I am, in general, in agreement both with the Minister and with Deputy Johnson. I think the Bill is a necessary one and an improvement on our present machinery, and I specially welcome what the Minister describes as consequential provisions, that the polling date need not necessarily be a Monday and is not to be a public holiday, because it is, I think, desirable in the interests of the State that as many people should vote as possible. There was a tendency in certain quarters, when polling day was a Monday and a public holiday, to regard it as a bank holiday which justified a long week-end and took the voter away from home and away from the polling booth where he was needed. I am very glad from that point of view that this Bill has been brought in. But I wish it had been possible to introduce a longer and more comprehensive Bill, and I wish it had been based, not on the report of a committee consisting of officials and members of the Government, but of a committee representative of all Parties. But it will not be difficult for the Government to get the goodwill of all Parties in the matter of electoral reform.

We realise the disadvantage of the present situation, and there would be more force behind the measure of electoral reform if it came as the result of previous consultation and agreement between all Parties of the Dáil. However, I want rather to call attention to the omissions. I agree with Deputy Johnson on the question of polling hours. I do not know that I would go quite so far as he does in suggesting that the poll might not be opened until 11 o'clock, because it is of some convenience to candidates, and of some convenience to voters if they can vote before going to their work. The present Bill provides for eleven hours' polling. Seventeen years ago the polling period was always twelve hours, and I believe in Great Britain now it can be made thirteen hours, and that under a much simpler and less complicated method of election than ours is. In Great Britain all that the voter has to do is to get the ballot paper, with two or three names on it, and put a cross on it. We are handed a list of anything from eighteen to twenty-five names on which we have to mark our preferences—1, 2, 3, and so on. It is a slower and more complicated process, and I think it is therefore strongly arguable that at least as much time should be afforded to the voter in carrying out this slower process as is afforded to the voter under the simpler system in Great Britain. I also agree with Deputy Johnson in regretting that no provision has been made as to the forfeit of deposits. I do not think that the existing law on the subject would stand examination from the point of view of proportional representation. A man may have a very considerable amount of support in a constituency and yet not be able to get 2,000 first preference votes, and in County Dublin it was necessary to get at least 2,000 first preferences at the last election in order to be sure not to forfeit your deposit.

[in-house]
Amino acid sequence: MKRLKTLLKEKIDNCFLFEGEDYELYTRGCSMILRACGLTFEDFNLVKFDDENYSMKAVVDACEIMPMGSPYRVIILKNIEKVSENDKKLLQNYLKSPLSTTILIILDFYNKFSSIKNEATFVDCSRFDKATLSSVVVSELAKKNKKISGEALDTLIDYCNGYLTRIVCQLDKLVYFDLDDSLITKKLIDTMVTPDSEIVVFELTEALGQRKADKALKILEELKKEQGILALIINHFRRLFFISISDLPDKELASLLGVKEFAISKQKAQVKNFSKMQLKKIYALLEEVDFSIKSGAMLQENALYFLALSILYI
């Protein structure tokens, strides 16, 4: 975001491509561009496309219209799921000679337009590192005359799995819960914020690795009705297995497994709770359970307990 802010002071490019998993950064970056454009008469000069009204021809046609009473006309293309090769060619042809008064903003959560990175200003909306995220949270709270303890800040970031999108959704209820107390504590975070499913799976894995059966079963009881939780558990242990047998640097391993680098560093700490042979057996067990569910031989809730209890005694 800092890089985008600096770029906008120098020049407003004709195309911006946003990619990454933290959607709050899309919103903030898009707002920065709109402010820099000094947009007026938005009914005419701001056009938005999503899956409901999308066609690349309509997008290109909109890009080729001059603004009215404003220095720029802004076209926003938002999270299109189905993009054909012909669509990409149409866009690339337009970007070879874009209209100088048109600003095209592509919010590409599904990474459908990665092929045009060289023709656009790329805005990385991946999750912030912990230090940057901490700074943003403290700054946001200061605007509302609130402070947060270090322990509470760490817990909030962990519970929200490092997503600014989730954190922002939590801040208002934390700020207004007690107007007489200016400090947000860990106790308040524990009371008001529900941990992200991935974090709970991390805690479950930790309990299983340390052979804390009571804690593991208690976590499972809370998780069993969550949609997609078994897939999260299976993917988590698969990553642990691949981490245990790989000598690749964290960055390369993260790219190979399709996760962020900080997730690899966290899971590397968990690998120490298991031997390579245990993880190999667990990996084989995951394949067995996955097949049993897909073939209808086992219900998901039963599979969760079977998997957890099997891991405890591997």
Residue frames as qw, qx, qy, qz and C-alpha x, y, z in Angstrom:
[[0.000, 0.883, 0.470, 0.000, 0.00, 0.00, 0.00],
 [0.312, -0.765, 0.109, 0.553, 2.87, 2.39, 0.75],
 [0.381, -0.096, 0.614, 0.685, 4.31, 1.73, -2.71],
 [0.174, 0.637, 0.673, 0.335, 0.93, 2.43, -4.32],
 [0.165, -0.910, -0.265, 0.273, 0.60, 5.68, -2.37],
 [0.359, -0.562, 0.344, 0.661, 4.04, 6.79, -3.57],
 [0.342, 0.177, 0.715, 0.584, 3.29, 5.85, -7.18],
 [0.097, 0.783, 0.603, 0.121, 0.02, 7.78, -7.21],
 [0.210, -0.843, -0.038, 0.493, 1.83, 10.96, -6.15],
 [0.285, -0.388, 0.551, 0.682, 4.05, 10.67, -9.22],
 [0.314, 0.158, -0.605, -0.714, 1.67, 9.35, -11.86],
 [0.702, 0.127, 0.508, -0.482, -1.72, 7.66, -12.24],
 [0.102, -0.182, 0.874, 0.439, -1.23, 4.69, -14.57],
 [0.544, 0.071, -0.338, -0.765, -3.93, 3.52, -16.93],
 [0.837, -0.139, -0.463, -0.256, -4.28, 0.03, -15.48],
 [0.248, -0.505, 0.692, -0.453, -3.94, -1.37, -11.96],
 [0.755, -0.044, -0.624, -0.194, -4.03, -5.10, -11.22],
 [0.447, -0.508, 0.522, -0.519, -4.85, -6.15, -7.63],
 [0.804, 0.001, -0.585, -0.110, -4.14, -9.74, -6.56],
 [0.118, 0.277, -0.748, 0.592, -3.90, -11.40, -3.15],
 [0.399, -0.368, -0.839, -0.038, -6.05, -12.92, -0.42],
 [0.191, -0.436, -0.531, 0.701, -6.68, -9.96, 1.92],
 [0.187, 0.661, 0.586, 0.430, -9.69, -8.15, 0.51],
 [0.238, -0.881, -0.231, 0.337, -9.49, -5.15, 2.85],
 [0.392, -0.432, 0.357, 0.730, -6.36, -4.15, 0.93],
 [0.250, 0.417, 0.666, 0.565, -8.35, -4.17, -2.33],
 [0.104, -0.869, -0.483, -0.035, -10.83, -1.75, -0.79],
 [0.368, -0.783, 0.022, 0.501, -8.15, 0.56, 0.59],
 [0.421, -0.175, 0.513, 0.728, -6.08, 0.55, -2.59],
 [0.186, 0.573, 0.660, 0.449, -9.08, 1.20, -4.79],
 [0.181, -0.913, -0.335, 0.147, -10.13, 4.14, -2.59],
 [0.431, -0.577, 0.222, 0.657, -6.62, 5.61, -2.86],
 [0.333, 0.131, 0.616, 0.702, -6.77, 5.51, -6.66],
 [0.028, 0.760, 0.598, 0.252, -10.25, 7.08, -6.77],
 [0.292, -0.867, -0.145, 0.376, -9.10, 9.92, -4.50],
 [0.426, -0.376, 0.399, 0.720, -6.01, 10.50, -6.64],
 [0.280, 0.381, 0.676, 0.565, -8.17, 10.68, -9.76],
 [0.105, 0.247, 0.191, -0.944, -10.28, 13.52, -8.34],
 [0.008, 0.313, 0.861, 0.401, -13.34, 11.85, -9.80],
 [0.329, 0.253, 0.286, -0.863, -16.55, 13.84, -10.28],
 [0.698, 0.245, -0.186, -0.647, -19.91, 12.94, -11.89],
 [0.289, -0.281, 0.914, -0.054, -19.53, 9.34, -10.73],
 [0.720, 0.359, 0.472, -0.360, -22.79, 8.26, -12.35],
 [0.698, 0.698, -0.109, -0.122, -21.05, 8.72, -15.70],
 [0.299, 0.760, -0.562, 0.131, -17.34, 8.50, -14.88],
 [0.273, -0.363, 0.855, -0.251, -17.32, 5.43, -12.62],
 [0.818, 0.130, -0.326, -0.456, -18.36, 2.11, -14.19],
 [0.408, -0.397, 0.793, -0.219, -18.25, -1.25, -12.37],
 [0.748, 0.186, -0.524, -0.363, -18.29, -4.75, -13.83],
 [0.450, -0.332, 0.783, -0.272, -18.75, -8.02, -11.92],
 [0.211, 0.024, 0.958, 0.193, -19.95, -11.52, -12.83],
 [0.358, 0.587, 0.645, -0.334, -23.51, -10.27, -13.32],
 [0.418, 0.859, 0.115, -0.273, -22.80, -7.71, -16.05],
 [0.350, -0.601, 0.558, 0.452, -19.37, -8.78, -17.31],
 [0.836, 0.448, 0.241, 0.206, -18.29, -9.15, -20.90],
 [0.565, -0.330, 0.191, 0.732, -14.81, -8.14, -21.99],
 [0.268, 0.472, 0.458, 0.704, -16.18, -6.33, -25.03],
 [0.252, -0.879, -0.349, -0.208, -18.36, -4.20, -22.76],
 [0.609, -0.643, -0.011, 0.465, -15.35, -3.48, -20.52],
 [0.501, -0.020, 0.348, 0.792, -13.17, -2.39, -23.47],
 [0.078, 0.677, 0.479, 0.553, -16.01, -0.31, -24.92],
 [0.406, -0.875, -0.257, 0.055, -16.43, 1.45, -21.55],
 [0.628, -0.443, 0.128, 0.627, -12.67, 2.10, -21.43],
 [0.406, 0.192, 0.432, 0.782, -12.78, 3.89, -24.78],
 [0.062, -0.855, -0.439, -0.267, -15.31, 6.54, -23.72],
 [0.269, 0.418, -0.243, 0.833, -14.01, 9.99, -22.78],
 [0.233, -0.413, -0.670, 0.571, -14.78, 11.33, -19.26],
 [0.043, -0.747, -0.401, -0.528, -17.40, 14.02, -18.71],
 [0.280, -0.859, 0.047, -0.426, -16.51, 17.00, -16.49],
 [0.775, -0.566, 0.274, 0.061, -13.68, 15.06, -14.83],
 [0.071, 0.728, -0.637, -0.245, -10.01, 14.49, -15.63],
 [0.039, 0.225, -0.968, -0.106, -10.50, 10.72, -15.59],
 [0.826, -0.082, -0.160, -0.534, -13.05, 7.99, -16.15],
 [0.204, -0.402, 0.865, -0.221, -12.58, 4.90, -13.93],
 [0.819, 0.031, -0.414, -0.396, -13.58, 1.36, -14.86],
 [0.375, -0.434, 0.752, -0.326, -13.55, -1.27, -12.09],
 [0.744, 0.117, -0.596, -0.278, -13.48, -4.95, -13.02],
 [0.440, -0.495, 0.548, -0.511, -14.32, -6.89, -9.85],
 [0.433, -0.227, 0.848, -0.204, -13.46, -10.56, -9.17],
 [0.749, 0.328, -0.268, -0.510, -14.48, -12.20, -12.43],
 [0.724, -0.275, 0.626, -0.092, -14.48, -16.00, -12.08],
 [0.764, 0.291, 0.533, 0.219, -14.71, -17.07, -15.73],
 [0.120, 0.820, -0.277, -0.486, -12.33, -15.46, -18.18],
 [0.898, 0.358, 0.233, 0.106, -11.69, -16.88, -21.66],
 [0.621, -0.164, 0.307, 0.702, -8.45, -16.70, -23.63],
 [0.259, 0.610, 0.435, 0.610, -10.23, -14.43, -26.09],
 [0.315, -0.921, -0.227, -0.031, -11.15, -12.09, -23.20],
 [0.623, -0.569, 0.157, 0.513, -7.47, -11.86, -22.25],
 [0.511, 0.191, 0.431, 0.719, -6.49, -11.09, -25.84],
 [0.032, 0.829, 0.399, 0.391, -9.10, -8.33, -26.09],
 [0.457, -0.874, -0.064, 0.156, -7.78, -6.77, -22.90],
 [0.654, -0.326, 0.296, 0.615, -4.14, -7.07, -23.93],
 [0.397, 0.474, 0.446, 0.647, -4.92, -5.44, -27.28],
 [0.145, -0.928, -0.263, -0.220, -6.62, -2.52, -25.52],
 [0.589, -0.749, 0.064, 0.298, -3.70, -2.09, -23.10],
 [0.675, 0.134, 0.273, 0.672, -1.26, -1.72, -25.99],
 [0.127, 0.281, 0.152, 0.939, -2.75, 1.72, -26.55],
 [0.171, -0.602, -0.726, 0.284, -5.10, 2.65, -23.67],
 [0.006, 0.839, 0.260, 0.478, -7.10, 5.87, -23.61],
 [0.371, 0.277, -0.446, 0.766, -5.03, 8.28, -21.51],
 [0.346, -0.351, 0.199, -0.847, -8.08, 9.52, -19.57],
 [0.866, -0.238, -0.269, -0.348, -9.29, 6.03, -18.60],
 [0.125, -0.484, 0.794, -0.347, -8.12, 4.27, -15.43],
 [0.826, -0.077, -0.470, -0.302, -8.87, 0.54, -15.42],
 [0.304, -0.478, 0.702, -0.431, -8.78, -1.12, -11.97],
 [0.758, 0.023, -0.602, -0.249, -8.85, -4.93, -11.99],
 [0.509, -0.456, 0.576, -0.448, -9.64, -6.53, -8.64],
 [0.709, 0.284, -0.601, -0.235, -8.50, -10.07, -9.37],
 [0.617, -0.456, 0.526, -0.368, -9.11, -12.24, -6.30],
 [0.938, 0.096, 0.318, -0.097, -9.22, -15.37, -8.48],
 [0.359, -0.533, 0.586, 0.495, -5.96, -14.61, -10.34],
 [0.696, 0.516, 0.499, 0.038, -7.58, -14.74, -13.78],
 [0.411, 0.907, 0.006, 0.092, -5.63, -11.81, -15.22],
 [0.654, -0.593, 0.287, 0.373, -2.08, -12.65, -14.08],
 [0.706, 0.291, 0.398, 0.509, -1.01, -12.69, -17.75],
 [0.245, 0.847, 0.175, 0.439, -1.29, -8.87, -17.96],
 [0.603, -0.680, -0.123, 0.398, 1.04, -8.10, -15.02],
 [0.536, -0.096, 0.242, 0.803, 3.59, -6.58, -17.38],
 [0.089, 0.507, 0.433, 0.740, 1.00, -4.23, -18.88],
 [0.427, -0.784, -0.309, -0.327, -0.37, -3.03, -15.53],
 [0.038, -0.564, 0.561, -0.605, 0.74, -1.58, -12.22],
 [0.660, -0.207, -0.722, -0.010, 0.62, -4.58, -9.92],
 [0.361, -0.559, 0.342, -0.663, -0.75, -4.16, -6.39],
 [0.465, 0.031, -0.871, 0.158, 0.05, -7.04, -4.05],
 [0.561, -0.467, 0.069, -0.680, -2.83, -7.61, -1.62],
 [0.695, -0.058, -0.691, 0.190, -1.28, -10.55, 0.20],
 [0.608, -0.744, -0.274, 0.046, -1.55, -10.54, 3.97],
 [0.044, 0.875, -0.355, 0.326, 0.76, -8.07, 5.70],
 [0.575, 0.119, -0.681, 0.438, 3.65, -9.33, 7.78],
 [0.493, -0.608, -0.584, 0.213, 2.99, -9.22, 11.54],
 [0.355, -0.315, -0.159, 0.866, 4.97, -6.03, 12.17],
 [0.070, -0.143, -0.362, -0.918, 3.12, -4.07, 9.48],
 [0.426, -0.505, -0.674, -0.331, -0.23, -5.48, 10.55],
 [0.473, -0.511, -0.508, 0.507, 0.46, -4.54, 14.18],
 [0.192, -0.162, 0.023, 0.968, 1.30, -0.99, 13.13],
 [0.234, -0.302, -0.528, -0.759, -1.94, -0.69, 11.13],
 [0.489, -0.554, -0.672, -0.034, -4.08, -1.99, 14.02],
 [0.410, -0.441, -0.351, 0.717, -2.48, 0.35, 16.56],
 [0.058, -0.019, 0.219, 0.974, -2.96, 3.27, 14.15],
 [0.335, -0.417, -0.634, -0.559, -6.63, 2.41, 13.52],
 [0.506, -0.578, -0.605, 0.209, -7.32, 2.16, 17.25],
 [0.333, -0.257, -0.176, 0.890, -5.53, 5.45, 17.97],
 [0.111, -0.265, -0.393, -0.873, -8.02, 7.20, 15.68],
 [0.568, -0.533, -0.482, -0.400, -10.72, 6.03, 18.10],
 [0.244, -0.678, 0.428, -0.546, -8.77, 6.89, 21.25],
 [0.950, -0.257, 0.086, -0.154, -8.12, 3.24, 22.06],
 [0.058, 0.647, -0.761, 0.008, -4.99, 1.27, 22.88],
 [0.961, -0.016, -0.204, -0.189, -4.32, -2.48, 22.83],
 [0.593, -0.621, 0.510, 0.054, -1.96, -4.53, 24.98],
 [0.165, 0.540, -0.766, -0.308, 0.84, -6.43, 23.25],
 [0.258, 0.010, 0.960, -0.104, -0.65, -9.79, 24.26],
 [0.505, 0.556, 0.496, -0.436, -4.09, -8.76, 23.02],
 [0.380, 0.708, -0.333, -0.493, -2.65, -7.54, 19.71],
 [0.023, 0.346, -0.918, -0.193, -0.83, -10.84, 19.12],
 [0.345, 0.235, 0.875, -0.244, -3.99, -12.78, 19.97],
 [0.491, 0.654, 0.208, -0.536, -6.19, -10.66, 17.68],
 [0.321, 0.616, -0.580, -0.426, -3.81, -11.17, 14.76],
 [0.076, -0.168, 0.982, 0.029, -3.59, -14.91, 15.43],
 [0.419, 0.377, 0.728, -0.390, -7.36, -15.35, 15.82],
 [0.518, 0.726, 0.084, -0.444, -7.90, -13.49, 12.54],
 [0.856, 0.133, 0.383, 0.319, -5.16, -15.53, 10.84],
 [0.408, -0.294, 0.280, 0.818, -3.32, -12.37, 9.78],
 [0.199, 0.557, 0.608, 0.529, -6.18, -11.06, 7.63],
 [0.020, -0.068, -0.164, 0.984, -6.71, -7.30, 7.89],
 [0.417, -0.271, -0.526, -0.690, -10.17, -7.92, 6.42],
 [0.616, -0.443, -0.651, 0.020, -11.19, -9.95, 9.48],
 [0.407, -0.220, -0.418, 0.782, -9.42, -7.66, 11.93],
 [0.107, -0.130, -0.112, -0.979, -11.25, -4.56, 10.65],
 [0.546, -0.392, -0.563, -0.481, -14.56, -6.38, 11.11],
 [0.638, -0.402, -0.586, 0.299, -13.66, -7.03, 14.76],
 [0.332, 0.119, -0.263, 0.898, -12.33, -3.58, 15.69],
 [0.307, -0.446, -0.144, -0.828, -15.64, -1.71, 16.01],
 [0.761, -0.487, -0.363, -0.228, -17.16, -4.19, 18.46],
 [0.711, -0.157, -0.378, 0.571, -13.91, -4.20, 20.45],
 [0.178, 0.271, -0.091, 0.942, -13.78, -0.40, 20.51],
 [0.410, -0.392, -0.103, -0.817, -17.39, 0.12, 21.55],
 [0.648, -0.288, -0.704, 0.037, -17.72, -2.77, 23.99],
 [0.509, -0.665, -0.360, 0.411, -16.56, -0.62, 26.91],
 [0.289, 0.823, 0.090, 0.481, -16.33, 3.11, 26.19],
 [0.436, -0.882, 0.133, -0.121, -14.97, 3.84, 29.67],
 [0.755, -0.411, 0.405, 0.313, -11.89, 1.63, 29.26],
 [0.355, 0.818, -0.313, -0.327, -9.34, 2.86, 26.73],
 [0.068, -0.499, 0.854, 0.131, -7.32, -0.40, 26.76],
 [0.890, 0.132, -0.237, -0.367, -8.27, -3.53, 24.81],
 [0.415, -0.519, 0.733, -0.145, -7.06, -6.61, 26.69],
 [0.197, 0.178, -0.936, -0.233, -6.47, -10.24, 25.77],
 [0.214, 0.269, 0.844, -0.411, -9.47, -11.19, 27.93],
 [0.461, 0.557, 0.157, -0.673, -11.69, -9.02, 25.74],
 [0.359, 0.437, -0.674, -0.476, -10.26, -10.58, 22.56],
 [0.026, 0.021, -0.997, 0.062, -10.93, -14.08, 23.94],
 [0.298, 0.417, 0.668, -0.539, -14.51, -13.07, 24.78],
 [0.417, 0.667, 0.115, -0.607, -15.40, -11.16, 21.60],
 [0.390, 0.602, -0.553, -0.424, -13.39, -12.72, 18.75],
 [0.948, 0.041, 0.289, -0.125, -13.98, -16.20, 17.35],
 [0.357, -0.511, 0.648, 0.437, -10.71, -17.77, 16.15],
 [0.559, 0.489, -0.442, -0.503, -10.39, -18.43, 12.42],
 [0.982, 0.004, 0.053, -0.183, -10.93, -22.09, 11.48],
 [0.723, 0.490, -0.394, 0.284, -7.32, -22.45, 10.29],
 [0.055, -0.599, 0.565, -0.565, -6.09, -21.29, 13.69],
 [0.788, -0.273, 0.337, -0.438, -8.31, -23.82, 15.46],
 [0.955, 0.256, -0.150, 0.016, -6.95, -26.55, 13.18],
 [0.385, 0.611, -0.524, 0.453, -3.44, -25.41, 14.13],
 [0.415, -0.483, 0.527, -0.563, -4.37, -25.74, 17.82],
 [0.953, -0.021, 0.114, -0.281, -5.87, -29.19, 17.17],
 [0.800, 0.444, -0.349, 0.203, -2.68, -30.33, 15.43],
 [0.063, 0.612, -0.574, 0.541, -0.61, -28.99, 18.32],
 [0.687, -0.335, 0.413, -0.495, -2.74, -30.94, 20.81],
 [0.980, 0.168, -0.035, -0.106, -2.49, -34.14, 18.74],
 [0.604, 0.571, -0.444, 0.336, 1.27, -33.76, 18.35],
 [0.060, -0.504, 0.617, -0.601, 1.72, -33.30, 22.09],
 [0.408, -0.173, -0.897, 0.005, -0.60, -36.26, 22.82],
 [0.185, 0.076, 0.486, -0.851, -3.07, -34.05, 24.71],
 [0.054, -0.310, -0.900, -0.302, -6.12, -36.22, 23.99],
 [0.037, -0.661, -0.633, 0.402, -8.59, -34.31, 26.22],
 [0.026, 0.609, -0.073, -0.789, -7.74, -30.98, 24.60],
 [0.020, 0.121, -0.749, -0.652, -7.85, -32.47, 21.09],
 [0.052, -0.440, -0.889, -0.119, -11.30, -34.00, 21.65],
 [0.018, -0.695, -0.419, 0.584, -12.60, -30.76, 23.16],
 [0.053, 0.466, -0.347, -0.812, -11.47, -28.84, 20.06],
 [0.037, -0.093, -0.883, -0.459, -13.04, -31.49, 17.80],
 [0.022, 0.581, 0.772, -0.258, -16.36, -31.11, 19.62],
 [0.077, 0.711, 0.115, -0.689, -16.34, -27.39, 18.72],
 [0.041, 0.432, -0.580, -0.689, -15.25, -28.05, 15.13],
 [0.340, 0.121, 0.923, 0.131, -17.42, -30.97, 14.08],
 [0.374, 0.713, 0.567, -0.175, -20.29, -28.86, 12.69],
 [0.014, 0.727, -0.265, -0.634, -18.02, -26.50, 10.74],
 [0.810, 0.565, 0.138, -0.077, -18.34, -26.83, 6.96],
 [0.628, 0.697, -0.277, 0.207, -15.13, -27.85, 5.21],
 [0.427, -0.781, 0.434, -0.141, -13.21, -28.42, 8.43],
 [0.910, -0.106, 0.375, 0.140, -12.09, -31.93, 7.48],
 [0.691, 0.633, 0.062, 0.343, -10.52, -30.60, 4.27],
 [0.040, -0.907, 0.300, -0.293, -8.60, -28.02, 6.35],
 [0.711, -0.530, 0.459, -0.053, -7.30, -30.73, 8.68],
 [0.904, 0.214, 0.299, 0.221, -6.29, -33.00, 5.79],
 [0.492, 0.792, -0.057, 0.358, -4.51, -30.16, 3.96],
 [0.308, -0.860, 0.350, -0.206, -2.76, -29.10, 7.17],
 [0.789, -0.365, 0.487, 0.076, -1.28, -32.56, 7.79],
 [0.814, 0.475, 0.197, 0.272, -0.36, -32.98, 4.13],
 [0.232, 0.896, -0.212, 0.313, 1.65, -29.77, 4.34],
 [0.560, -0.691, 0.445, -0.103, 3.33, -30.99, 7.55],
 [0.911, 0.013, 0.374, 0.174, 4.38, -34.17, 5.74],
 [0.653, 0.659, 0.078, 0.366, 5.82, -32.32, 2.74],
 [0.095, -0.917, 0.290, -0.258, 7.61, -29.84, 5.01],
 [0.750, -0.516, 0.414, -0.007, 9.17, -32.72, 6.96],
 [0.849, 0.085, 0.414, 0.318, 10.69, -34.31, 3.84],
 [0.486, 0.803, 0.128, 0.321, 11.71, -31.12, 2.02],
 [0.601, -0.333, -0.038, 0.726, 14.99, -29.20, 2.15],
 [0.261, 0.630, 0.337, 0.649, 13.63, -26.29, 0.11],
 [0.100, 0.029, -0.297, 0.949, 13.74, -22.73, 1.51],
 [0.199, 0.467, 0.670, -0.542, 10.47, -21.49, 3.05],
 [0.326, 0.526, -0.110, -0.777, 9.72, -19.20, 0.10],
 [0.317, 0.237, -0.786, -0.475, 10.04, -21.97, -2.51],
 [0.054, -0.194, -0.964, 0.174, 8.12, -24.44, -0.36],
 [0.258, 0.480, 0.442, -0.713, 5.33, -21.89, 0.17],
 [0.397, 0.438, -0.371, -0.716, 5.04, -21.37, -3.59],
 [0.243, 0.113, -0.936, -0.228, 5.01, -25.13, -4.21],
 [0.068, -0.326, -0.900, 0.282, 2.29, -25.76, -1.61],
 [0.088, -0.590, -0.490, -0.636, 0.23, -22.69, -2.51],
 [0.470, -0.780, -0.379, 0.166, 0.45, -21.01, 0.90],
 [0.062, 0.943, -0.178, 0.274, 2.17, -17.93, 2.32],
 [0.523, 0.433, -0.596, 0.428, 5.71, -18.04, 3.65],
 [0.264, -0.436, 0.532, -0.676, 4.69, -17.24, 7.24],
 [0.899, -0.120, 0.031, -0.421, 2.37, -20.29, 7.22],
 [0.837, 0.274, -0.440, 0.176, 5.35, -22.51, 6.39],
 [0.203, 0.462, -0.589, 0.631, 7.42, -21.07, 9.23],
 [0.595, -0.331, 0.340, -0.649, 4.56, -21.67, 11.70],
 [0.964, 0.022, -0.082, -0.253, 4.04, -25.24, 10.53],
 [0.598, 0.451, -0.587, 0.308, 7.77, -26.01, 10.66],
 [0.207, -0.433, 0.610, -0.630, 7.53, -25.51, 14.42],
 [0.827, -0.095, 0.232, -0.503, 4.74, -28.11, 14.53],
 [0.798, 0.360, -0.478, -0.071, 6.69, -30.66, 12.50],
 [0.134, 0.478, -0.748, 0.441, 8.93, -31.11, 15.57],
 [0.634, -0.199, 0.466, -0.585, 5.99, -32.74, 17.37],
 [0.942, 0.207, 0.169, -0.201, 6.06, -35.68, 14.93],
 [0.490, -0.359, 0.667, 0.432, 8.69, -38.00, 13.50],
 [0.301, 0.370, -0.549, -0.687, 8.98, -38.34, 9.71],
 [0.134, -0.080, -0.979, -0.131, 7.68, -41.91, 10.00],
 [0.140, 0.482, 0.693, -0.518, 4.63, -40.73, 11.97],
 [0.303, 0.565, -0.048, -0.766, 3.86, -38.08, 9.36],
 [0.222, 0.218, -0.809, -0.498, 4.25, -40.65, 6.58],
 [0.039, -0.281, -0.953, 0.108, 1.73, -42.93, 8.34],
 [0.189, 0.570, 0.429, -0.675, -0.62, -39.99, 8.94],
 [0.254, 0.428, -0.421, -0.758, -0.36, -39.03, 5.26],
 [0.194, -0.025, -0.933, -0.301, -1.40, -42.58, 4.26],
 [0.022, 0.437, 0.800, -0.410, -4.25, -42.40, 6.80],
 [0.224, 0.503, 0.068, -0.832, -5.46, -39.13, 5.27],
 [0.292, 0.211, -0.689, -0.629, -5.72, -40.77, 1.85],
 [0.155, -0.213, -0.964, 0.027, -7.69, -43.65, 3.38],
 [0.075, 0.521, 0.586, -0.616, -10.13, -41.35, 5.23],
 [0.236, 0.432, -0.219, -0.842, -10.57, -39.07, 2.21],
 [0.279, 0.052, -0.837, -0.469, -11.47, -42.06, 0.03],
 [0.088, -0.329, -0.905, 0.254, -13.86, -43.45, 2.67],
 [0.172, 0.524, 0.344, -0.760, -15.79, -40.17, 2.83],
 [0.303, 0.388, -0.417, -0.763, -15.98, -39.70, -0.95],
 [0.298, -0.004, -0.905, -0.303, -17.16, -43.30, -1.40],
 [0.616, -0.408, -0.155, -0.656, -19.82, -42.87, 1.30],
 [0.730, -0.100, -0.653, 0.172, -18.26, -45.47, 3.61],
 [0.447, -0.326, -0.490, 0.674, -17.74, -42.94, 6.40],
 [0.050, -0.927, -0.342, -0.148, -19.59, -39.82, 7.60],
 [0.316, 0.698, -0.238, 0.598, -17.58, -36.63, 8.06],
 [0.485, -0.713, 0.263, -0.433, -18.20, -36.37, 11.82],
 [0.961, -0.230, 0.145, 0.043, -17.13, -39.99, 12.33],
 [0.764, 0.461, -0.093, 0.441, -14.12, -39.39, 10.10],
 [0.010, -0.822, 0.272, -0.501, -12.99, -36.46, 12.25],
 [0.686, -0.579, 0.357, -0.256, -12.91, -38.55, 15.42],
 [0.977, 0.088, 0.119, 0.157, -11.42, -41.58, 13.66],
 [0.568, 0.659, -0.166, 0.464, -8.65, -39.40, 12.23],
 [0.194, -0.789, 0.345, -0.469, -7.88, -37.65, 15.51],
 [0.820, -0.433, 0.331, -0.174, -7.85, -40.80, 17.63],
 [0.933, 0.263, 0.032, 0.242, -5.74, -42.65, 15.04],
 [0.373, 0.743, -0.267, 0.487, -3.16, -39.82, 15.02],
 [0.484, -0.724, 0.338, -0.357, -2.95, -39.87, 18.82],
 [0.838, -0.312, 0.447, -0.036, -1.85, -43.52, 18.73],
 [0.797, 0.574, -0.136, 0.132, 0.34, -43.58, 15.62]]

Not first preferences.